263759 Relationship between outdoor food and beverage advertising and obesity

Tuesday, October 30, 2012 : 1:10 PM - 1:30 PM

Lenard Lesser, MD MSHS , Robert Wood Johnson Foundation Clinical Scholars Program, University of California, Los Angeles, Los Angeles, CA
Frederick Zimmerman, PhD , Department of Health Services School of Public Health, University of California, Los Angeles, CA
Deborah Cohen, MD, MPH , RAND Corporation, Santa Monica, CA
INTRODUCTION: Recent research has shown that neighborhood characteristics are associated with obesity prevalence. While food advertising in periodicals and television has been linked to overweight and obesity, it is unknown whether outdoor advertising is related to obesity. METHODS: To test the association between outdoor food advertising and obesity, we analyzed telephone survey data collected from 220 census tracts in Los Angeles and Louisiana. We linked self-reported information on BMI and soda consumption with a database of directly observed outdoor advertisements. RESULTS: Census tracts with a higher percentage of low-income minority populations were more likely to have food advertising compared to high-income, predominantly white census tracts (OR 2.63, 95% CI: 1.12-6.18, p<0.03). The higher the percentage of outdoor advertisements promoting food or non-alcoholic beverages within the census tract, the greater the odds of obesity among its residents, controlling for age, race and educational status. For every 10% increase in food advertising, there was a 1.05 (95%CI 1.003 -1.093, p<0.04) greater odds of being overweight or obese, controlling for other factors. A similar relationship was also present between advertising and soda consumption (IRR 1.06, 95% CI: 1.03-1.09, p<0.01). Given these predictions, compared to an individual living an area with no food ads, those living in areas with 30% food ads would have a 2.6% increase in the probability of being obese. CONCLUSIONS: There is a relationship between the percentage of outdoor food advertising and overweight/obesity. Public health officials may want to test whether reducing food advertising in a community helps to reduce the obesity rate.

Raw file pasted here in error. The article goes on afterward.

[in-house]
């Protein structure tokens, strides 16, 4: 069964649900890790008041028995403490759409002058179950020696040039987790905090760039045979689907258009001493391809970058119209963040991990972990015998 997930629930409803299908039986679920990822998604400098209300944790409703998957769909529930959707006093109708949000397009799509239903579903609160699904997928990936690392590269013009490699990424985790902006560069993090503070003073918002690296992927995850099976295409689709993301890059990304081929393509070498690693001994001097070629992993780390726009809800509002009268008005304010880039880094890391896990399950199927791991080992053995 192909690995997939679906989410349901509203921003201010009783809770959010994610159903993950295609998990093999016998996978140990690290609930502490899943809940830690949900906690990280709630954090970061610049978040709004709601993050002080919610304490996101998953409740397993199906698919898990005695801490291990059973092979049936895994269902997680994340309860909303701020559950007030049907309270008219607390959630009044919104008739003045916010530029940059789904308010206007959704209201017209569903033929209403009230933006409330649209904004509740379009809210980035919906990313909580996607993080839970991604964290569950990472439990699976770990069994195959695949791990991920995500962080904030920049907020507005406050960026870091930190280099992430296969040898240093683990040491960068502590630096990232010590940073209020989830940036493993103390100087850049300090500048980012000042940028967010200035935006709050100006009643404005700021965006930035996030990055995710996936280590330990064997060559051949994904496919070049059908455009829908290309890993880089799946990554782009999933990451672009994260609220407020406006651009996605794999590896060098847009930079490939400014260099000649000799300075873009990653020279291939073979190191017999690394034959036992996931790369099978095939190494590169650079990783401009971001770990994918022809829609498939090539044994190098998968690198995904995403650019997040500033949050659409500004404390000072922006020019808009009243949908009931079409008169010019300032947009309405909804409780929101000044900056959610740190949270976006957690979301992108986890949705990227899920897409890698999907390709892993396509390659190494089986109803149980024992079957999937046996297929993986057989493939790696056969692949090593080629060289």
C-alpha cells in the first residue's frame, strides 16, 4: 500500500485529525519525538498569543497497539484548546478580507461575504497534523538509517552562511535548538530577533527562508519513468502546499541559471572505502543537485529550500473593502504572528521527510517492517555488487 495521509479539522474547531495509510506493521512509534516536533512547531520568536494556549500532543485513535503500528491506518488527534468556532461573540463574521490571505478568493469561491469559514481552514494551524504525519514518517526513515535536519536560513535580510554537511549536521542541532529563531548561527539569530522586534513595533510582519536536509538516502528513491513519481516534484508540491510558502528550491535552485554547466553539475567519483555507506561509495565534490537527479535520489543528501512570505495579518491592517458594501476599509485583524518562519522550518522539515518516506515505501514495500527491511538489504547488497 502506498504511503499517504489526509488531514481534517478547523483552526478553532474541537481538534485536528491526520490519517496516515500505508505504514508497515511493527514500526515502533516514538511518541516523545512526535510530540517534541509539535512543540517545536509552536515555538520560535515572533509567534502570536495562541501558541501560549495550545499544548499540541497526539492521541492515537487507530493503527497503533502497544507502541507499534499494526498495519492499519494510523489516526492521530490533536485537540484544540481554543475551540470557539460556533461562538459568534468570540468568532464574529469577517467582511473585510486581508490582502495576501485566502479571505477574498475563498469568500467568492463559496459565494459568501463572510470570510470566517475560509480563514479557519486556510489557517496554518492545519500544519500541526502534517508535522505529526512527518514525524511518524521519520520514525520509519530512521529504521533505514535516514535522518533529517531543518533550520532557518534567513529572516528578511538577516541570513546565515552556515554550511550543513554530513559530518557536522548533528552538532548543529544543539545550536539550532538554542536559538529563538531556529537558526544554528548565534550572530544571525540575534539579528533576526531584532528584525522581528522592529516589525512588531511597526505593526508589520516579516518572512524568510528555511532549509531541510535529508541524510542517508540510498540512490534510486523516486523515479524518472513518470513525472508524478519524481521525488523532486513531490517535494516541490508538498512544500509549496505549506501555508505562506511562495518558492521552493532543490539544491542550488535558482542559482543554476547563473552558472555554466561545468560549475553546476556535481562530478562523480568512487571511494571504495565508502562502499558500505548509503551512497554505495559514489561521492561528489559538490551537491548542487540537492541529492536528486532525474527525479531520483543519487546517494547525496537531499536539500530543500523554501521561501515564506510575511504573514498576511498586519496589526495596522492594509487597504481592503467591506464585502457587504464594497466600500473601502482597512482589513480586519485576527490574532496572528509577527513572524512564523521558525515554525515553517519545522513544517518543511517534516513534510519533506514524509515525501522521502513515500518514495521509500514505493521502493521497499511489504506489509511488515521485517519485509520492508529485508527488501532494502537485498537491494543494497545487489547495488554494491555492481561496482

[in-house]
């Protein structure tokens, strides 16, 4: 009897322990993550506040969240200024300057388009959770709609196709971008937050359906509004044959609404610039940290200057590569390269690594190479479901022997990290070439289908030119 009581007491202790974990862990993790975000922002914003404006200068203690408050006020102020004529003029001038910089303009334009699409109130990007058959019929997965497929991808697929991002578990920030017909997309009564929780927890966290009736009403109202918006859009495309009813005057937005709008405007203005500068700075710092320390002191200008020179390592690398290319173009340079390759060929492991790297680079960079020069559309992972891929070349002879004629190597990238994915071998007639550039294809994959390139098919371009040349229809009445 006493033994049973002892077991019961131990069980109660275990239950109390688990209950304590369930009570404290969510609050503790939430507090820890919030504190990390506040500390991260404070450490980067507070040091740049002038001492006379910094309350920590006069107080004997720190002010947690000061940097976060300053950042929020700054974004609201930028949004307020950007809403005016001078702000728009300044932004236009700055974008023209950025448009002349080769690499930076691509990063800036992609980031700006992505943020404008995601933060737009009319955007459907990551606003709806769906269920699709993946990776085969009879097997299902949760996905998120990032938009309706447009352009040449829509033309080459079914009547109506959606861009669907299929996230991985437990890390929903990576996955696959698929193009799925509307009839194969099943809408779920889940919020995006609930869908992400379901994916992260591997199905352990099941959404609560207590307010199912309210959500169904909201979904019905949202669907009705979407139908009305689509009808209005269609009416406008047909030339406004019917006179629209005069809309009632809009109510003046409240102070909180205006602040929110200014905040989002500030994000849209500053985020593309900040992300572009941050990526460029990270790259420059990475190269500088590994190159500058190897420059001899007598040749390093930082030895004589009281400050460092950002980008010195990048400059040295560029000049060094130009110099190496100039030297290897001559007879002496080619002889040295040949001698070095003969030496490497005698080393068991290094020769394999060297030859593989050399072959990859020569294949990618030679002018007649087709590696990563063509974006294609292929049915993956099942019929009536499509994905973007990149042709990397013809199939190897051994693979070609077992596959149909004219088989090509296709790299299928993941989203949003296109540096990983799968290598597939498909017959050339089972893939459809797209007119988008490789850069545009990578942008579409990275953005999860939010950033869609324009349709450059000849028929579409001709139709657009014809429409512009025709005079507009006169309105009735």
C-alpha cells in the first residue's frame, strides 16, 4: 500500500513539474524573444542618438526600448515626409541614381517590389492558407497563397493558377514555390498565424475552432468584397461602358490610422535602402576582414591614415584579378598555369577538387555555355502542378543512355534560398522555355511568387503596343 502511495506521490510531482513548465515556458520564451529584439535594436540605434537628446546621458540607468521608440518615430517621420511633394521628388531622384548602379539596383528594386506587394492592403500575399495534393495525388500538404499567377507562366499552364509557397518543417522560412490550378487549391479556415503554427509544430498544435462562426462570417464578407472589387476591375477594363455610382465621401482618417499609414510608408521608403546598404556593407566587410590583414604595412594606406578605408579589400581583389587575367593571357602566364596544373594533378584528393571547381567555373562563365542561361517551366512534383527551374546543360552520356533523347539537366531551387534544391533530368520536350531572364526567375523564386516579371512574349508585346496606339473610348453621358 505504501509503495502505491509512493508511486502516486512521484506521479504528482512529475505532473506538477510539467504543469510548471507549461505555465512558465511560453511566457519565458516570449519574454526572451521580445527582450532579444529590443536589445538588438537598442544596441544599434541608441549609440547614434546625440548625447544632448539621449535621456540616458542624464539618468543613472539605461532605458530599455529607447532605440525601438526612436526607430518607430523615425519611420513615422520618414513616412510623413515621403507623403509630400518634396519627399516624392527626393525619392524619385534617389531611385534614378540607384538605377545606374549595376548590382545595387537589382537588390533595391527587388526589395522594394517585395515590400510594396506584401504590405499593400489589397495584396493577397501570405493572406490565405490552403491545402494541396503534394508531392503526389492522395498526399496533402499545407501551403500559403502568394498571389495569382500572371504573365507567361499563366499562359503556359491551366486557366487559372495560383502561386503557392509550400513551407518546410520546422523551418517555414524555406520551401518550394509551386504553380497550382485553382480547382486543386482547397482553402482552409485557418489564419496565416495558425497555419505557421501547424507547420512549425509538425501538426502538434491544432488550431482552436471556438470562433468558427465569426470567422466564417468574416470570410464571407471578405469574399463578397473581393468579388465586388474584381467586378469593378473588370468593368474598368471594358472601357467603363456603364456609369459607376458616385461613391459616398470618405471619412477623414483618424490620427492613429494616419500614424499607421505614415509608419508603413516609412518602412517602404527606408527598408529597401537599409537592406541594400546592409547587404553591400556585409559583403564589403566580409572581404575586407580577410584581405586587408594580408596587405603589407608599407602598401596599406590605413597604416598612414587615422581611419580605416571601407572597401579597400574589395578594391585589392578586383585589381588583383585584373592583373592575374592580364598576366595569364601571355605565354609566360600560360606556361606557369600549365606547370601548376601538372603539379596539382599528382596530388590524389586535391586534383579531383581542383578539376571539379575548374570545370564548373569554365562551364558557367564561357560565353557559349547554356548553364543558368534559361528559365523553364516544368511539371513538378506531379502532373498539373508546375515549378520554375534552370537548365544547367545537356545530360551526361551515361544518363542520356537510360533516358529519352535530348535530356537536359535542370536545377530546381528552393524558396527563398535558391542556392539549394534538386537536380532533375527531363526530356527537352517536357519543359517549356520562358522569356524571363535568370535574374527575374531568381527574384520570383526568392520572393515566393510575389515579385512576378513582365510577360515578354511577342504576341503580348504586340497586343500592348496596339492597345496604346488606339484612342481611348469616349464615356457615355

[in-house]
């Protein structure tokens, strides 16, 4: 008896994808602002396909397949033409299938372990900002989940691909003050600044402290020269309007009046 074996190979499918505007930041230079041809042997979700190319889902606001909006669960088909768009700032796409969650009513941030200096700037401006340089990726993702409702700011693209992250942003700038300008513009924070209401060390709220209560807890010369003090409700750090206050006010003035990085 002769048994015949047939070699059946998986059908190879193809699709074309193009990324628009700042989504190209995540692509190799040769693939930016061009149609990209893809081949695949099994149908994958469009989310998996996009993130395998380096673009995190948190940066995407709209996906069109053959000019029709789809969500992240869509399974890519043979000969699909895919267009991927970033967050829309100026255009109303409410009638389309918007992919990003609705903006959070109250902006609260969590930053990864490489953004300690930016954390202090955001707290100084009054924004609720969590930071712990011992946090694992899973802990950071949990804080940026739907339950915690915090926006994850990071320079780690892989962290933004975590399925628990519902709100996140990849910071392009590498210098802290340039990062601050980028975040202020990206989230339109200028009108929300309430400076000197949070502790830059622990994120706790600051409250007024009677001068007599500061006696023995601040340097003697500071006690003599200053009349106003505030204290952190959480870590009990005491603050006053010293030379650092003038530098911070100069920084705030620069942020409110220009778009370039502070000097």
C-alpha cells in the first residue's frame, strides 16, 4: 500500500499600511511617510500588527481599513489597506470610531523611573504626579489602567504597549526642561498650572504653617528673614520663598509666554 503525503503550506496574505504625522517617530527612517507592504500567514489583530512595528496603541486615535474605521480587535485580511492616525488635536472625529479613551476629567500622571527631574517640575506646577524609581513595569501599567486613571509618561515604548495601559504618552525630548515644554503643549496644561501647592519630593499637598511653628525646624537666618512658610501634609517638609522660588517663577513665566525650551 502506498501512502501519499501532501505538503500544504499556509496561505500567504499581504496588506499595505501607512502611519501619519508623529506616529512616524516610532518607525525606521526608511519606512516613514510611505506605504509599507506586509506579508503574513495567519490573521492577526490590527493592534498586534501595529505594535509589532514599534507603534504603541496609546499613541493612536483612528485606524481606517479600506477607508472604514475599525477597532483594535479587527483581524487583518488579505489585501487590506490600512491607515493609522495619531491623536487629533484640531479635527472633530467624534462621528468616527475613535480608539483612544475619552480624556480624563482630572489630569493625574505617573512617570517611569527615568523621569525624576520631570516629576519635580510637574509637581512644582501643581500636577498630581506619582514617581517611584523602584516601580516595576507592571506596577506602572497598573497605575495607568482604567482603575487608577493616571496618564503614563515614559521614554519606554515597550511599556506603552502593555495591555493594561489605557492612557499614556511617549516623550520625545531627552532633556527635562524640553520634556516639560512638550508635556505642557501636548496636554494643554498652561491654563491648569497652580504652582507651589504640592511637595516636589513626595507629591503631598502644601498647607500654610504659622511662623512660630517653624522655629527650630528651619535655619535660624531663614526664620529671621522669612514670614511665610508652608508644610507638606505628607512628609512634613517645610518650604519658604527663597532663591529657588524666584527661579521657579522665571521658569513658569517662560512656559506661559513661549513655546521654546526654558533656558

Learning Areas:
Chronic disease management and prevention
Environmental health sciences
Public health or related laws, regulations, standards, or guidelines
Public health or related public policy
Public health or related research

Learning Objectives:
1. Describe the association between outdoor food and beverage advertising and obesity risk. 2. Describe the association between outdoor food and beverage advertising and soda drinking. 3. Identify the population characteristics of census tracts that are associated with food and beverage advertising.

Keywords: Marketing, Obesity

Presenting author's disclosure statement:

Qualified on the content I am responsible for because: I perform research on marketing, obesity and public health.
Any relevant financial relationships? No

I agree to comply with the American Public Health Association Conflict of Interest and Commercial Support Guidelines, and to disclose to the participants any off-label or experimental uses of a commercial product or service discussed in my presentation.